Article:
July 16, 2017 - 1:04 pm
Updated July 17, 2017 - 12:33 am
The Clark County coroner has identified the 3-year-old boy who died Saturday in Las Vegas after he was left in a parked car for at least an hour during triple-digit heat.
He was Chase Lee of Filmore, Utah, the coroner’s office said Sunday. The boy’s official cause of death will be released later, pending a toxicology report.
The boy was found in a four-door passenger sedan by the Grandview time-share property at 9940 Las Vegas Blvd. South, Metropolitan Police Department Lt. Carlos Hank said Saturday night. The sedan’s windows were up, and the boy was in a car seat.
Lt. Roger Price of Metro’s special victims unit said Saturday that drugs and alcohol do not appear to be a factor in the incident and that an investigation continues.
“Unfortunately, anytime this happens it’s going to be a tragedy,” Price said. “Anytime you lose a child, it’s a tragic accident. Nobody intends for it to happen. It doesn’t mean there wasn’t negligence involved with it. But it’s just something none of us want to see.”
Just before 5 p.m. Saturday, police responded to reports of an injured child by the Grandview, Hank said Saturday night. Officers determined the boy was suffering from heat-related injuries after being left in a car, Hank said.
Police said Saturday that a large family was visiting from out of town and about a dozen children were with the group. The family included relatives from different parts of the country.
The boy went unaccounted for, Price said.
“Unfortunately, by the time (the parents) figured out what had happened, too much time had already elapsed,” he said.
The boy was taken to St. Rose Dominican Hospital, Siena campus, where he was pronounced dead. Price called the boy’s death “a tragic accident.”
On Sunday morning, yellow police tape was still knotted around a fence and light poles in the Grandview’s parking lot, but there were no memorials or other signs of what had happened.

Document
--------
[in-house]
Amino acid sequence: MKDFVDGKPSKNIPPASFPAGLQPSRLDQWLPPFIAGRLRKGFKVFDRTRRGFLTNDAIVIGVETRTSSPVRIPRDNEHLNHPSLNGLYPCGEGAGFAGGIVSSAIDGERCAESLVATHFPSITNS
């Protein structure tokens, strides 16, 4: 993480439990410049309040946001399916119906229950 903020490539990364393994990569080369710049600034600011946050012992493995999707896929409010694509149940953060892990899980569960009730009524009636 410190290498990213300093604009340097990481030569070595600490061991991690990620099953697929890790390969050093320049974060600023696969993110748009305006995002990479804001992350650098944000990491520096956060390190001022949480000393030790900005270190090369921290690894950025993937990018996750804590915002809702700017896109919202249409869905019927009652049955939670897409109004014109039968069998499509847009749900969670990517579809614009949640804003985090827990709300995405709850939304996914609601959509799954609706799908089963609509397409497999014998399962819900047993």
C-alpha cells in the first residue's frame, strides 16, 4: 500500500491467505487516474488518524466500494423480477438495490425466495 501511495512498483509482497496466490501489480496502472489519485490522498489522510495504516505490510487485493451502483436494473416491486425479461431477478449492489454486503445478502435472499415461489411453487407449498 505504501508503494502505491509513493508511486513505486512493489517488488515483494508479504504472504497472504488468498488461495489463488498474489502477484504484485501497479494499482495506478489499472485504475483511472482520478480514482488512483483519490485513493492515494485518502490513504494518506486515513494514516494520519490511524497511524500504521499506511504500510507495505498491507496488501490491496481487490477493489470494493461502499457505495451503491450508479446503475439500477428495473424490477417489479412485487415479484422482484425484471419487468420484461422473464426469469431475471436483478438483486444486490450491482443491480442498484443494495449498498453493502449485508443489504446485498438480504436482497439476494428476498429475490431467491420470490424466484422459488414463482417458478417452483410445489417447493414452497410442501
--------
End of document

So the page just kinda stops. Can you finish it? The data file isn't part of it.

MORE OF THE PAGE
Janette Fennell, president and founder of Kids and Cars, an advocacy group working to protect children in and around motor vehicles, said Sunday that if the boy’s cause of death is vehicular heatstroke, it would be the 16th such child death in Nevada since 1996.
On its website, the National Safety Council, an Itasca, Illinois-based nonprofit group working to eliminate preventable deaths, said the temperature inside a vehicle can rise by nearly 20 degrees in 10 minutes and that at 107 degrees, a human body’s cells suffer damage and internal organs begin to shut down.
Price said that with Saturday’s high temperature reaching 114 degrees, the car’s inside temperature could have reached as high as 170 degrees.
In an article in the journal Pediatrics, the American Academy of Pediatrics said toddlers and infants are more susceptible to heat illness than adults partly because they seem to have comparatively less effective thermoregulation.
The website noheatstroke.org reported Sunday that 21 children have died from vehicular heatstroke in 2017. Chase Lee’s death was one of two hot car child deaths the site listed for Saturday. It said 23-month-old Khayden Saint Sauver died in Delray Beach, Florida, where the temperature reached 84 degrees.
Hold on to Dear Life, a campaign of Intermountain Healthcare’s Primary Children’s Hospital, said 39 children died from vehicular heatstroke nationally in 2016, up from 31 in 2014 and 24 in 2015.
On average, the National Safety Council said, 37 children die nationwide in hot cars annually. Incidents peak between Memorial Day and Labor Day, the agency said, when two to three children die weekly nationwide.
The council cited data by Jan Null, of San Jose State University’s Department of Meteorology and Climate Science, that found that 87 percent of children who died in hot cars nationally were 3 or younger; 54 percent are forgotten in a vehicle; and 17 percent were intentionally left in a vehicle by an adult. Null is the researcher behind noheatstroke.org,
Fennell, a former Las Vegan, said, “We are devastated to learn about another innocent child dying in a hot car.”
Contact Matthew Crowley at email@example.com. Follow @copyjockey on Twitter. Las Vegas Review-Journal writers Blake Apgar and Dana Rutkin contributed to this report.